When I was eight or nine, my family drove from RI to Chicago to visit my aunt. We spent a night at a motel on the way and swim in the pool after dark. It is one of the few pleasant family adventures I remember from childhood. A while ago I was talking about the trip with my mother, and I said it must have been a difficult ride with three young boys in the back seat.
No, my mother said, It wasn’t. We gave you drugs to keep you quiet.
Suddenly I understood. During the trip, the story I was reading in the back of the car slowly became infiltrated with hallucinations. One of the characters in the book – a Friar Tuck like character – had been scalped by Indians but was still alive and discussing the scalping with a pair of brothers, the Hardy Boys perhaps (I collected Hardy Boys books). I was a presence in the hallucination as well, interacting with the other characters. I remember thinking, ‘I’ve never read a book like this before!’ It was so vivid, so violent, so strange. Since I remember feeling nauseous on the trip, I don’t doubt that my mother fed us some kind of opiate.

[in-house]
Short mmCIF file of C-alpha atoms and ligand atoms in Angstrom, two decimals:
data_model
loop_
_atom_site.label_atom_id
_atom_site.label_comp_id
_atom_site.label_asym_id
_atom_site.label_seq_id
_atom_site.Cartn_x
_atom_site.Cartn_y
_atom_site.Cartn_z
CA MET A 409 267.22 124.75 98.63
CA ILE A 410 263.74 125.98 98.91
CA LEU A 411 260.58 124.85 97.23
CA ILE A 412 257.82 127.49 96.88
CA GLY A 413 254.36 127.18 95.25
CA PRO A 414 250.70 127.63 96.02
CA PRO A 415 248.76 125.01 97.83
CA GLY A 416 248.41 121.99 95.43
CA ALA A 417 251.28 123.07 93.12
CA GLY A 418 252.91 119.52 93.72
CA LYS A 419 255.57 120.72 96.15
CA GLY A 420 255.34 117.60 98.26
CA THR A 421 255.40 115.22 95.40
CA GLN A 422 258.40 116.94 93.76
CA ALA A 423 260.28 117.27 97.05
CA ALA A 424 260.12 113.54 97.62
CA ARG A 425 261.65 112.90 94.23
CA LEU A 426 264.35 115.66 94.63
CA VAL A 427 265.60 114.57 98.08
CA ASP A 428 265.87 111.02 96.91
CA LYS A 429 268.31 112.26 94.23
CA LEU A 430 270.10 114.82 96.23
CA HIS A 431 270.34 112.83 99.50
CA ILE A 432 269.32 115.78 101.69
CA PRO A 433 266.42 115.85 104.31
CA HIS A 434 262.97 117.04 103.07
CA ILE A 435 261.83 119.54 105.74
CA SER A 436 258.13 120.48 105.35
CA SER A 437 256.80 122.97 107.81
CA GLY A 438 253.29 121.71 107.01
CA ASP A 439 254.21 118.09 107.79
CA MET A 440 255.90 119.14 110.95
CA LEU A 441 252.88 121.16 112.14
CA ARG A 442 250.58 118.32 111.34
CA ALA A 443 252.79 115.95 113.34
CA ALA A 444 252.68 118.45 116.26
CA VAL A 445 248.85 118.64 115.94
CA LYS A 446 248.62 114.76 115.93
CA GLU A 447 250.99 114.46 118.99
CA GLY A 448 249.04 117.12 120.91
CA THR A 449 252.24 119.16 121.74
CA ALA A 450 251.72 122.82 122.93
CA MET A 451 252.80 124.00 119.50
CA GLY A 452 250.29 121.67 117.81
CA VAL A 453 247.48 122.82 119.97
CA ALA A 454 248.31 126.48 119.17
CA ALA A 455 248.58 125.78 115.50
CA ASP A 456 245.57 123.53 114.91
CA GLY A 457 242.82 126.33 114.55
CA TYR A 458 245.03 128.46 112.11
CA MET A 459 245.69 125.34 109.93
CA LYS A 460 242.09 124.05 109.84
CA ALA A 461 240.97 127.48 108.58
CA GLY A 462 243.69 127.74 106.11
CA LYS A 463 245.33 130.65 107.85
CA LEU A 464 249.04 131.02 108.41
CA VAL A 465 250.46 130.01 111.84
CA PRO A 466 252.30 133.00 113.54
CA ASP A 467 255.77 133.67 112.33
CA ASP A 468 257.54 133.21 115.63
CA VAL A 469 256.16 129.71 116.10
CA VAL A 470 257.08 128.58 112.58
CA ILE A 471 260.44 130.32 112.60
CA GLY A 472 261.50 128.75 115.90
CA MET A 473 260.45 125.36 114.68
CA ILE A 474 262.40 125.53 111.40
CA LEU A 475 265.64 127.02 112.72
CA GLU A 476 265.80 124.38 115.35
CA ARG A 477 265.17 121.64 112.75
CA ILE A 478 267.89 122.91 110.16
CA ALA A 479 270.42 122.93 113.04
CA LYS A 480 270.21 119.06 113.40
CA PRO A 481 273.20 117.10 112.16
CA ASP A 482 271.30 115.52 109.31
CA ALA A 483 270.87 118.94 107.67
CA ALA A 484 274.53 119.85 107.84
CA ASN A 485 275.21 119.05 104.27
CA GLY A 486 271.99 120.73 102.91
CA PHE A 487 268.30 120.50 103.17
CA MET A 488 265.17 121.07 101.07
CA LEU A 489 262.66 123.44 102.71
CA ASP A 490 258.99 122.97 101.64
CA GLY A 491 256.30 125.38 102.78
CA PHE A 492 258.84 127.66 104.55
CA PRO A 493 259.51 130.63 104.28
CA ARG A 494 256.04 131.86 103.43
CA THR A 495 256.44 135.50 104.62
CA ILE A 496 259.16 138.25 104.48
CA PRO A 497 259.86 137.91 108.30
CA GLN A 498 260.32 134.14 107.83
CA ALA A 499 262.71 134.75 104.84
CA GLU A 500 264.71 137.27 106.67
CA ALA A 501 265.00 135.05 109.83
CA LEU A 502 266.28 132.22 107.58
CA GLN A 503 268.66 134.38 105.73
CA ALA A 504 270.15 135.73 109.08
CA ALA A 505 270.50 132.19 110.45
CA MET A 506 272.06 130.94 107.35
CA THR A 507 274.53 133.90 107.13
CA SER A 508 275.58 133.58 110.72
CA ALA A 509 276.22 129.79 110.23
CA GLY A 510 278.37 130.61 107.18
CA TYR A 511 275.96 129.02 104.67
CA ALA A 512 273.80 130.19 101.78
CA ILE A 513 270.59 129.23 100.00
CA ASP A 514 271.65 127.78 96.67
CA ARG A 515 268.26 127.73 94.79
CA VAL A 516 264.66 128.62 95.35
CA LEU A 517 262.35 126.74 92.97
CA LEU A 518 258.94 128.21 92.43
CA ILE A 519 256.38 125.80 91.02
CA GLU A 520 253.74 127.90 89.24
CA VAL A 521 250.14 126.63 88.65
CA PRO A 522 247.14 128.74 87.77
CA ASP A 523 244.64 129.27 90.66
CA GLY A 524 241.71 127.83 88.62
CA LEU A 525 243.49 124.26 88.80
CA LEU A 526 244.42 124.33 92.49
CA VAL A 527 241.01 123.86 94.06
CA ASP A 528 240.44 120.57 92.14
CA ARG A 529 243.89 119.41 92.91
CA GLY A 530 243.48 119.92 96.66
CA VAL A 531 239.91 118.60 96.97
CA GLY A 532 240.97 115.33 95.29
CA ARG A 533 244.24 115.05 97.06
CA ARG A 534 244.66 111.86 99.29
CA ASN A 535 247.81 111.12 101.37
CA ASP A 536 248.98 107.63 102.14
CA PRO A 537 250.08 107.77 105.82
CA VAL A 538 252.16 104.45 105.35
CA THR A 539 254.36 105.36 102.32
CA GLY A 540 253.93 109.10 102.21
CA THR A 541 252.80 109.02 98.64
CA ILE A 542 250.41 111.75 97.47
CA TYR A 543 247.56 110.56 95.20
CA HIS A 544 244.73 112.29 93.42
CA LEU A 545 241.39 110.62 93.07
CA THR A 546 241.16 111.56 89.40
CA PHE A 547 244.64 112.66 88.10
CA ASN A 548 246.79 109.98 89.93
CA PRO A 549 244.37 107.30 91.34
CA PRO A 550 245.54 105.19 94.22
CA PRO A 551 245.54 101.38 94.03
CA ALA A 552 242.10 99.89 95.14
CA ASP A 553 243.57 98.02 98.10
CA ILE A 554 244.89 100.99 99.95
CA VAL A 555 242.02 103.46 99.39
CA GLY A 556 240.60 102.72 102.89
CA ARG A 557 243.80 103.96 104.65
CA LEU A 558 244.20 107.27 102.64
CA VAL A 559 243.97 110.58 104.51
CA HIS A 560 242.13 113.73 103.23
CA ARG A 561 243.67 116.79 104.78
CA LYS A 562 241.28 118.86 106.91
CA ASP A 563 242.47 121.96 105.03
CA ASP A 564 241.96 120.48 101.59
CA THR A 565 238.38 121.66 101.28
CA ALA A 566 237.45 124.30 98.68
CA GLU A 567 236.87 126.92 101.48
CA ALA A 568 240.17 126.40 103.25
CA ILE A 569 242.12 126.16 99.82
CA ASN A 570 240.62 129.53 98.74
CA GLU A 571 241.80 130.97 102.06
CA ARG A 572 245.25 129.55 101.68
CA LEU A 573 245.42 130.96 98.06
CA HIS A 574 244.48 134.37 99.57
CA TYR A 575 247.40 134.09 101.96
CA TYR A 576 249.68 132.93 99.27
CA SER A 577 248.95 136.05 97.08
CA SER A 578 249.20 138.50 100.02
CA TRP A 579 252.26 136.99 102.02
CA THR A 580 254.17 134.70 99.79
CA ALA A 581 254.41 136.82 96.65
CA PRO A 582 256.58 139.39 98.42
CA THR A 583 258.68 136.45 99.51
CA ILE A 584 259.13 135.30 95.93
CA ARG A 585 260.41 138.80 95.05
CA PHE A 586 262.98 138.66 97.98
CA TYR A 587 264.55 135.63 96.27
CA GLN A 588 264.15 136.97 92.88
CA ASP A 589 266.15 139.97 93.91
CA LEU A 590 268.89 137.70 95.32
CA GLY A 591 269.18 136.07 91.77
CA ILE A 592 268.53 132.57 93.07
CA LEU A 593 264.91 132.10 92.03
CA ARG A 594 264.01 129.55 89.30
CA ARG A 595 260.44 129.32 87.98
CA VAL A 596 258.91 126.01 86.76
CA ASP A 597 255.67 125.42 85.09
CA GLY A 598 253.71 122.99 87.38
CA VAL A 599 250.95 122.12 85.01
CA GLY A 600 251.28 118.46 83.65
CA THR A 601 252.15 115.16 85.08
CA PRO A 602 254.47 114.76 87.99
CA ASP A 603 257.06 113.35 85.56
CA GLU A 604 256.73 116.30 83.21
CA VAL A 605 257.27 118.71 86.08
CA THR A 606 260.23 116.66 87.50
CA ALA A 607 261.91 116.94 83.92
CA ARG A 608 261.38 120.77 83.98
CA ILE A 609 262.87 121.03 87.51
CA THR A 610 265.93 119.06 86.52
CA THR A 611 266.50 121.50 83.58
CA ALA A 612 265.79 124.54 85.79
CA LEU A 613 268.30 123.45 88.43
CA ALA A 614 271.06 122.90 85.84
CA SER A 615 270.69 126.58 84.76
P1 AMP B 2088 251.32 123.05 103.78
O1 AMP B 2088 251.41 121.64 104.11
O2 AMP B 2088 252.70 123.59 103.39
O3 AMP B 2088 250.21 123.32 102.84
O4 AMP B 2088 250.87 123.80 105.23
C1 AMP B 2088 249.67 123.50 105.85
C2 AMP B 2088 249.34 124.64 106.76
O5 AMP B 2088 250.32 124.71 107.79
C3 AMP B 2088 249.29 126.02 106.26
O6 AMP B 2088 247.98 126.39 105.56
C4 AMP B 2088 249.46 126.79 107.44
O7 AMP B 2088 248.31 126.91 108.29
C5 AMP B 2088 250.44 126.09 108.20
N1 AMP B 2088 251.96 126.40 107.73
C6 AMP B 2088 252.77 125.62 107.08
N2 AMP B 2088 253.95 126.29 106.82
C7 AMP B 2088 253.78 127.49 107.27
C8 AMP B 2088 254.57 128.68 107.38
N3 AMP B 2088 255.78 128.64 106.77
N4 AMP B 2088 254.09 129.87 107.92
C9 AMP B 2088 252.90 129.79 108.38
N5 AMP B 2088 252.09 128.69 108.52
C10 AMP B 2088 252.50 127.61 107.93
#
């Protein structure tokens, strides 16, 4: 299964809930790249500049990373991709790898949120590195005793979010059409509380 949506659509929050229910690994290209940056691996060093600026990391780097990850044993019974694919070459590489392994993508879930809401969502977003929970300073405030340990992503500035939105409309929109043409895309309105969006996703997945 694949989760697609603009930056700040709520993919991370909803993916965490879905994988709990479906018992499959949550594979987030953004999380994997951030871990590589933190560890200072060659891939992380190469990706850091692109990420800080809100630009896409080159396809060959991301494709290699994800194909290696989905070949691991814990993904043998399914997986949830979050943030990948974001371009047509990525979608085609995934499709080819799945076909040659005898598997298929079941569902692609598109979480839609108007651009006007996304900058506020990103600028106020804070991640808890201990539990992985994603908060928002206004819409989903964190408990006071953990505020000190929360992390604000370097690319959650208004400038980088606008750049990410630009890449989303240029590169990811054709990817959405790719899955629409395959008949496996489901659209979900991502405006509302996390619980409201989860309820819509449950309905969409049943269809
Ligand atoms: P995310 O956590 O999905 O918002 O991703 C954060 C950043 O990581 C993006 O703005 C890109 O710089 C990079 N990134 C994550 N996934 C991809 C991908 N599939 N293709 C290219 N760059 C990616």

My mother’s revelation also made me understand – in a way I never had before – how vulnerable children are. Your parents could give tyou rat poison and you would gulp it down.